Monday, March 27, 2006

Microsoft Access Undelete or Lack Thereof

Recently I had occasion to delete a couple of rows from a MySQL table using the Access interface. This is not something I make a habit of doing. Normally with an Access database you highlight some rows, press Delete, the rows disappear, it asks you do you really want to do that, and if you say "No" the rows magically reappear again.

The first thing that happened was an error. I did not have Delete privilege granted to me on this database. I quickly corrected that, noting that the error messages appeared before it asked me for confirmation that I really meant to do this operation.

So, again selecting and electing to delete these rows, as it prompted me with it's readback of what I am about to do to my database that I cannot undo, and do I really want to do it? message, I elected to say "No" just for grins. My rows came back—  sort of. They had the #Deleted text in every column, and I had this feeling that they hadn't really come back. Good thing I really meant to delete them!

This got me to thinking. Obviously Access had actually gone ahead and deleted them before asking if I really wanted to delete them. It was expecting to bring these rows back via some mechanism evidently. I checked the table definition and it was a MyISAM table, not a suprise since I had set it that way on purpose. So I did the following:
CREATE TABLE table2 LIKE table;
ALTER TABLE table2 ENGINE InnoDB;
INSERT INTO table2 SELECT * FROM table;
and linked this table into Access via ODBC just like the first table. I then did the 'delete a couple rows, change my mind' thing again.

It worked.

So my conclusion is that the Access front end is counting on transactions being supported in order to roll back the operation if the user elects not to perform it.

My real concern here is the "You are about to delete 1 record(s)" message, the key words being "about to"—  it has already done so! Especially since it has blithely begun a transaction and deleted your rows, confident in it's ability to roll this transaction back, and completly unaware that the underlying storage engine does not support transactions and has already irrevocably deleted them.

This gives rise to a whole slew of further questions. First of all I don't exactly like Access's style of first deleting the records and then telling me I am about delete them and do I really want to, etc. I really feel it should ask me first.

That said, obviously it sends some command to initiate a transaction. At some point deep in the bowels of MySQL this command performs a null action since the underlying storage engine does not support transactions. However, it returns as if it did. The question is, since I am using an engine that is not transaction-safe, should this command return an error? Should there be an option to enable or disabling returning an error? What were the design factors leading to the current way it is implemented?

2 Comments:

Blogger Roland Bouman said...

Hi Bob,

interesting observations, gotta remember that.

I don't think access can do much better though. The way I see it, access does send a SEND TRANSACTION command (or an equivalent) to the server.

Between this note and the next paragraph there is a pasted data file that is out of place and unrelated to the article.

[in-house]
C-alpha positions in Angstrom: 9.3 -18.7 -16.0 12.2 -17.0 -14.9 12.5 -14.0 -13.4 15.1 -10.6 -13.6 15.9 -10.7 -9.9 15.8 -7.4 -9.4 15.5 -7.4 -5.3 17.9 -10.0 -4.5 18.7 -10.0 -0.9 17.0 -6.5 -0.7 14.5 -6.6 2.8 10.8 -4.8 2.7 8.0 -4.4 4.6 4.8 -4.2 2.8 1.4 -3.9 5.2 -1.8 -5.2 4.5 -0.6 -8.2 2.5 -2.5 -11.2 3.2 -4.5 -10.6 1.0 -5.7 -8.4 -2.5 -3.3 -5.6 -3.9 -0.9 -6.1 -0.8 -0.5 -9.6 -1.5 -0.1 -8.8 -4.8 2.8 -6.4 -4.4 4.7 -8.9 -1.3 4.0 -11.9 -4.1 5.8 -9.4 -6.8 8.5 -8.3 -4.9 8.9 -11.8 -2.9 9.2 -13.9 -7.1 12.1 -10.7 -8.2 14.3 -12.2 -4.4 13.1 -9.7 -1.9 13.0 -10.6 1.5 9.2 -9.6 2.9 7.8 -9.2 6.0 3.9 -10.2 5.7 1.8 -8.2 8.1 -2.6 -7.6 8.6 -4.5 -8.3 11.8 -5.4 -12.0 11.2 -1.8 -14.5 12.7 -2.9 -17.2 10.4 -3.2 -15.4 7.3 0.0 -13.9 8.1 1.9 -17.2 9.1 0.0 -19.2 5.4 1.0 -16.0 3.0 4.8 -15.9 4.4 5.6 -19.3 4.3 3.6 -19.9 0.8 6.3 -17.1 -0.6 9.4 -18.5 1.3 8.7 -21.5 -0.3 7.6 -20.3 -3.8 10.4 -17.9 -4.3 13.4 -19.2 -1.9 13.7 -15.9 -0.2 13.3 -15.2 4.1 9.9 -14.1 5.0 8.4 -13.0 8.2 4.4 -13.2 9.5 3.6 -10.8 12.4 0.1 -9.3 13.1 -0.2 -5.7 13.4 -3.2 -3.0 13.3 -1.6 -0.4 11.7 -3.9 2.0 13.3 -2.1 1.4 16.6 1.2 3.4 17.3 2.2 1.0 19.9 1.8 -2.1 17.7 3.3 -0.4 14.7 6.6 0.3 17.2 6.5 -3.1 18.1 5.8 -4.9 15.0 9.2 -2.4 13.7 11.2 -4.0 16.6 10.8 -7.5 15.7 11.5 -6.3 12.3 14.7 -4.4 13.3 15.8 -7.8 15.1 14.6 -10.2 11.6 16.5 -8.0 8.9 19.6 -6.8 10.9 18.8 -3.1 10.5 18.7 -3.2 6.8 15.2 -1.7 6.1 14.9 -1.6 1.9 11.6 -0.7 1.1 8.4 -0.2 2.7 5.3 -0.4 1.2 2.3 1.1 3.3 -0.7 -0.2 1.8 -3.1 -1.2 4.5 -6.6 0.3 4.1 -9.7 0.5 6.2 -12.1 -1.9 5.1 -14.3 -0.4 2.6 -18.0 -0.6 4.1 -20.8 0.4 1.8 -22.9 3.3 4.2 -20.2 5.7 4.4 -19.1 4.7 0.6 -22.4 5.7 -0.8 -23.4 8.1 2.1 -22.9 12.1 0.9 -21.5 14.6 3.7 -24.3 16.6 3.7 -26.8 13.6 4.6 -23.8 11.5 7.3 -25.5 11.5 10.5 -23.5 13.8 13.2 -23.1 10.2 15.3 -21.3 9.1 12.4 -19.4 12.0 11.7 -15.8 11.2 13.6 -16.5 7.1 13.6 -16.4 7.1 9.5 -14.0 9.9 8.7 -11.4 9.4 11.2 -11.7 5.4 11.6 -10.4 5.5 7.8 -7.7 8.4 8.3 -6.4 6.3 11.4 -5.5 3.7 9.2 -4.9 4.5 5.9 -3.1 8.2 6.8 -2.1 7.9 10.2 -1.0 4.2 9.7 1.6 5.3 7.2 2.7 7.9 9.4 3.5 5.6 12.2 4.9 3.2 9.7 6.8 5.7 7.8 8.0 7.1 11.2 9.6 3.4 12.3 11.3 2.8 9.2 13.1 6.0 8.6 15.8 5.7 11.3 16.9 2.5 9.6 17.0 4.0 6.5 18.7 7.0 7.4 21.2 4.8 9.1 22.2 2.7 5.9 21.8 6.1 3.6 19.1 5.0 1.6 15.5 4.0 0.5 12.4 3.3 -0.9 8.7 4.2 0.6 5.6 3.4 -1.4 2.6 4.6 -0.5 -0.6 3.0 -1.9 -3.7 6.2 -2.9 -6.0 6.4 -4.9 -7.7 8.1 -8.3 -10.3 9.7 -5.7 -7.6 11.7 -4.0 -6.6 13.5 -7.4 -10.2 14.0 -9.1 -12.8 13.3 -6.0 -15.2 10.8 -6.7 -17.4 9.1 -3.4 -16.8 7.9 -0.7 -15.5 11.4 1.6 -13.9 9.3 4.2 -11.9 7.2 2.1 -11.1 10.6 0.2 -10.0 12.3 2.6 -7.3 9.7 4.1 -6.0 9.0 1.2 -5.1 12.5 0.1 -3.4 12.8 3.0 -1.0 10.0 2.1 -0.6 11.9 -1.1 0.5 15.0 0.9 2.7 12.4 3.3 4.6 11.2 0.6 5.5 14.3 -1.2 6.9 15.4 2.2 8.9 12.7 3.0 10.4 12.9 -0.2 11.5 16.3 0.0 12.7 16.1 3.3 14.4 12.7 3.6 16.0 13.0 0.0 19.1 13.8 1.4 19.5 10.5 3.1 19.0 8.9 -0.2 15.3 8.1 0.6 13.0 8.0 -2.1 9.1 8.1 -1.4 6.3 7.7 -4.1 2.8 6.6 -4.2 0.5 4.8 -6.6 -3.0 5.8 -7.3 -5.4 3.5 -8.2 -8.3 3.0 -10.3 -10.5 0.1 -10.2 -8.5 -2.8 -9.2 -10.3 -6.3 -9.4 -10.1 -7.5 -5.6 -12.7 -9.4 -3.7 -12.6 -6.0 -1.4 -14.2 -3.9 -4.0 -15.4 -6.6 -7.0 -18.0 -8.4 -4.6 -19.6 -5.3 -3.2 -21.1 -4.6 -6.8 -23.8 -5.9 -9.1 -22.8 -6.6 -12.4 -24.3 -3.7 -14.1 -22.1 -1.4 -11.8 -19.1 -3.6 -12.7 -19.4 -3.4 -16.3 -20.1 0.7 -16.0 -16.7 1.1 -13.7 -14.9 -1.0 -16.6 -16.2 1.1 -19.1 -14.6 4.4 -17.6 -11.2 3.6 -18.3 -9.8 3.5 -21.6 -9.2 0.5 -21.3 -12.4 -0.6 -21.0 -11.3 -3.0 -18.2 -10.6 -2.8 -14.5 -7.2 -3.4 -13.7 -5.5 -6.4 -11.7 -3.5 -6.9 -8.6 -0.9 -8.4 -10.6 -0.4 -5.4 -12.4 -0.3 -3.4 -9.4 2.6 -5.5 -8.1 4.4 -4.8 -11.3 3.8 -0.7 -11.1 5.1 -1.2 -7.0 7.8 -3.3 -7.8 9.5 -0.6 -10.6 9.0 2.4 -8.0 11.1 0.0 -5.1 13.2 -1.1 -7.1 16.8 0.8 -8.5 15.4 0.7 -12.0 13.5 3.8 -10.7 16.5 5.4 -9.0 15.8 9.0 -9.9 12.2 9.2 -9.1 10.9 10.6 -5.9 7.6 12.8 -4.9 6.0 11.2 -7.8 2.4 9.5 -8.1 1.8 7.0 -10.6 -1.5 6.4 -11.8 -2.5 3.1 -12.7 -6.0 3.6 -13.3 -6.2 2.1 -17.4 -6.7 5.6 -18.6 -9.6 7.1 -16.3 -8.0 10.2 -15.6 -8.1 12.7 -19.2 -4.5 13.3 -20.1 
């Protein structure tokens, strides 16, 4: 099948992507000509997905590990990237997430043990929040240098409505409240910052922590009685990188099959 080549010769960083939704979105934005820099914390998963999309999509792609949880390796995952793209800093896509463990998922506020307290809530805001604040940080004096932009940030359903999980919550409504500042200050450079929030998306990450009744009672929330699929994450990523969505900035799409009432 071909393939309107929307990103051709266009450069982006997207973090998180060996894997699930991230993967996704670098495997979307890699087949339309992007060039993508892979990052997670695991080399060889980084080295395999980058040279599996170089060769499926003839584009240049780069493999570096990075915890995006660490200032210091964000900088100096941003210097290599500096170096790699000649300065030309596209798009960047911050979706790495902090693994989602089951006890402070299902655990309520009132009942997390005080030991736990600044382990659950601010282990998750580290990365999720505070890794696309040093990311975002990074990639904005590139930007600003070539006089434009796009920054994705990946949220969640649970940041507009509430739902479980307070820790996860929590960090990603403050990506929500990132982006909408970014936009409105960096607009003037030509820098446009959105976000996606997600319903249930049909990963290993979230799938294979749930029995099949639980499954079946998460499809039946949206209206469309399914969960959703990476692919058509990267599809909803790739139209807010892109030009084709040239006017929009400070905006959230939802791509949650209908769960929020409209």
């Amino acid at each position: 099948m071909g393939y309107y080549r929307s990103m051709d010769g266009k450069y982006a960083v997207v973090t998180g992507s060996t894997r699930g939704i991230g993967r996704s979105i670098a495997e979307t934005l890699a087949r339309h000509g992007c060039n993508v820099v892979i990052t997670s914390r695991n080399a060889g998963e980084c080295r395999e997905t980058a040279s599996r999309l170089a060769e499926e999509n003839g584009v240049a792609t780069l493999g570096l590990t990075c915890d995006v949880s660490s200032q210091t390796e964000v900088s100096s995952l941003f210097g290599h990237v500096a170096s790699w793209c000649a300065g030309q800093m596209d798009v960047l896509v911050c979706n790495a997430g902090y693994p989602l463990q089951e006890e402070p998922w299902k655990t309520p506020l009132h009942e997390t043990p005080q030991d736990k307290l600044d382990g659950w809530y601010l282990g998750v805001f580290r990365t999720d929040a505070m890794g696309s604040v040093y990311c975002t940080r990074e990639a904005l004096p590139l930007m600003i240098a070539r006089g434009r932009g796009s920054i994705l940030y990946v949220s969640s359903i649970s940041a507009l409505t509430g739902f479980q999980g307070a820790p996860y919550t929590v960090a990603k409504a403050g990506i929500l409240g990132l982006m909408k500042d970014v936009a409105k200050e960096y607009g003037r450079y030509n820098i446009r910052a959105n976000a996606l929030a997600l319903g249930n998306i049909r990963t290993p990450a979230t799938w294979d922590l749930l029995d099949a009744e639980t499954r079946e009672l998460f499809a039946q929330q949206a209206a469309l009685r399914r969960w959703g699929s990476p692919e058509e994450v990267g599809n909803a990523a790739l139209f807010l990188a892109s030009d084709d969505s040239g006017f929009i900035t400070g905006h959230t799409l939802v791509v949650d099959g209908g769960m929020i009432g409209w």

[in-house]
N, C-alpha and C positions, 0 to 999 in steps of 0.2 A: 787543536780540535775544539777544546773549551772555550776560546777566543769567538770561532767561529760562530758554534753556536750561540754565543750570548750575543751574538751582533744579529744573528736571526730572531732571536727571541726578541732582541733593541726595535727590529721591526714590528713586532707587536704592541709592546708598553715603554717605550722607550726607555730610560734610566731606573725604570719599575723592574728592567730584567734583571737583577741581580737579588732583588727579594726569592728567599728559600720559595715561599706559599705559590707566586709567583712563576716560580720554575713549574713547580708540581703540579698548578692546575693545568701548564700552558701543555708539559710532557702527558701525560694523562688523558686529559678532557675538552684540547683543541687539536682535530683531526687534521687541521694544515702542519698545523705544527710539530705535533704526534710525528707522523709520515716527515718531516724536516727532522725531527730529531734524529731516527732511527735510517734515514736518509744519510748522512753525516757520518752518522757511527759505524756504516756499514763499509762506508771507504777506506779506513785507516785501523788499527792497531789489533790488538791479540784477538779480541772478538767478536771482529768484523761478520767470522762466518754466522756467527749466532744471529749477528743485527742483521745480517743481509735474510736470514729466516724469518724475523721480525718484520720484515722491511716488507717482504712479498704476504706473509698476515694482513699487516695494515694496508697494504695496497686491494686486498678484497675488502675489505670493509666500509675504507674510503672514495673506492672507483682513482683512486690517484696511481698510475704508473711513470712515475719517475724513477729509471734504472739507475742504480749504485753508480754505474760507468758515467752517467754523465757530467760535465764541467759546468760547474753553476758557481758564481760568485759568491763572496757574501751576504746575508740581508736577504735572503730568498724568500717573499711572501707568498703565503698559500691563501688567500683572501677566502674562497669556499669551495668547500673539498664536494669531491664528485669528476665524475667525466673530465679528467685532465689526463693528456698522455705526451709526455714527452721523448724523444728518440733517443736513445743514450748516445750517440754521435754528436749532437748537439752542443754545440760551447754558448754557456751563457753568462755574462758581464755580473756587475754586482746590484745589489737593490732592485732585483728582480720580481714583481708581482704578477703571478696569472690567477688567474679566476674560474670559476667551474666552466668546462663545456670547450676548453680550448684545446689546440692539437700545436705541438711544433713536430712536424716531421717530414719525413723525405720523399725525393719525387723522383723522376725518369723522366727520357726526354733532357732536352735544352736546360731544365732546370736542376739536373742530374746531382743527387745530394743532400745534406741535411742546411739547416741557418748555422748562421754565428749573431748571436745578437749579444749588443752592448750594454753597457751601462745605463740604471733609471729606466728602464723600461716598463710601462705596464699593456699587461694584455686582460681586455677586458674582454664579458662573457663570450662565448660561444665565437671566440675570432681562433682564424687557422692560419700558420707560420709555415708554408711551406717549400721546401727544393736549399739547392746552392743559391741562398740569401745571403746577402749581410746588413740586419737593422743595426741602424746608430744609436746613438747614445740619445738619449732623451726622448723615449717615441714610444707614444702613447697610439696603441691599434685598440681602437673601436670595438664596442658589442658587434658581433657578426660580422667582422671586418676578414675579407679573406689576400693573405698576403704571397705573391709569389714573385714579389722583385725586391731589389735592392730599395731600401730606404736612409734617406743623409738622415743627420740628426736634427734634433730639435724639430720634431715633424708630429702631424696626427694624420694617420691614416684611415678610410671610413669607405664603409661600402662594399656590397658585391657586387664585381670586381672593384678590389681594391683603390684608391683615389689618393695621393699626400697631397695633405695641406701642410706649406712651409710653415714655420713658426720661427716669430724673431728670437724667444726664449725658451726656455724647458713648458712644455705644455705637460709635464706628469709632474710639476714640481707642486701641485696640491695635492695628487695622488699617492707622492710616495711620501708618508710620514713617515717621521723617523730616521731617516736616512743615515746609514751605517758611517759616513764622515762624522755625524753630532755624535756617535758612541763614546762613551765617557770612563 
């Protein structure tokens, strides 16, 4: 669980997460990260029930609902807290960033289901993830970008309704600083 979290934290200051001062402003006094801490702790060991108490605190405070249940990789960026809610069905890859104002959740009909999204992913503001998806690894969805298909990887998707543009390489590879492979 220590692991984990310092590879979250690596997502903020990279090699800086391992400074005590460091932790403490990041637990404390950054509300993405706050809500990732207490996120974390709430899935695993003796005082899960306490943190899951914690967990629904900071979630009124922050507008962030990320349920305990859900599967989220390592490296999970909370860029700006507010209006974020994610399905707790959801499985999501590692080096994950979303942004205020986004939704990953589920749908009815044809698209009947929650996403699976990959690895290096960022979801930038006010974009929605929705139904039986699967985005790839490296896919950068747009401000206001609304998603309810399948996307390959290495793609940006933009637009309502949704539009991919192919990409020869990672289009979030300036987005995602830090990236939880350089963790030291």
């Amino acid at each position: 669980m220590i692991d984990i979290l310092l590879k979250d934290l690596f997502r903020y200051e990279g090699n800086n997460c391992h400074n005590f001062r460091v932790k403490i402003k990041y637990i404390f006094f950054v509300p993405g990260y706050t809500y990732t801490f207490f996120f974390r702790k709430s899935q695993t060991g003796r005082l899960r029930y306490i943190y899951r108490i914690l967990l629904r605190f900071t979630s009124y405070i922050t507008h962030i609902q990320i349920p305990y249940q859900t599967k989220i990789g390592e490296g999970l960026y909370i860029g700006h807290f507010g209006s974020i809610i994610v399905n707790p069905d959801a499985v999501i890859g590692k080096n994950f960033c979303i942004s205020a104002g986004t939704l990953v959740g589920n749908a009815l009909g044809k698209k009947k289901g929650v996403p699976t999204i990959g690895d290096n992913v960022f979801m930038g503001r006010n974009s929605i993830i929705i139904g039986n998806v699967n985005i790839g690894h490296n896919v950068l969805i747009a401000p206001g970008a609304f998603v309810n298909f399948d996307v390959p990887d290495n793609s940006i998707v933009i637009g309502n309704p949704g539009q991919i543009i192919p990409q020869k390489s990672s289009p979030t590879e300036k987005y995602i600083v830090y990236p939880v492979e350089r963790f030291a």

Now, access knows it will be utilizing the transaction to modify the data in just one table, but mysql does not know this. MySQL knows that transactions are not supported for the MyISAM table, but I don't see how access should know about that.
Ok, Access performs the DELETE statement, and after that performs either a ROLLBACK or a COMMIT in response to the 'are you sure?' dialog.
After the DELETE, all that can happen at this point is that MySQL raises a warning indicating that the last action cannot be rolled back. Well, even if mysql would do that, it wouldnt be very useful as the harm's already been done. Alternatively, MySQL could raise an error but this would make it impossible to mix actions on tables that do and tables that don't support transactions. So, neither a warning nor an error results, and access knows no better than that it will be able to rollback changes.
You might argue that access should not perform a DELETE statement - it could just 'hide' the rows and perform the actual DELETE on the underlying rdbms later on. However, this would mean that access should take the responsibility to maintain an entire transaction itself, forfeiting the benefits of the transaction support of the underlying rdbms if it would be there.

So there really isnt a good solution at this point. The only way out would be if the interface (ODBC I think in this case) would have a method to discover if transactions are supported for a particular table.

10:32 AM, March 27, 2006  
Blogger Ben said...

I think there should be an option for MySQL to return an error if the underlying table(s) doesn't support transactions.

I wrote a tool that connects to MySQL (and other DBs) via JDBC. Since I need a consistent set of data, my code calls setTransactionIsolation(
Connection.TRANSACTION_SERIALIZABLE) which can return an error, but never does on MySQL, even with MyISAM tables. If an error was returned, at least I could show a message to the user warning them that they might get an inconsistent data set.

I understand why MySQL doesn't raise an error for transaction operations on MyISAM tables by default but it would be nice if there was an option to do so.

1:32 PM, March 27, 2006  

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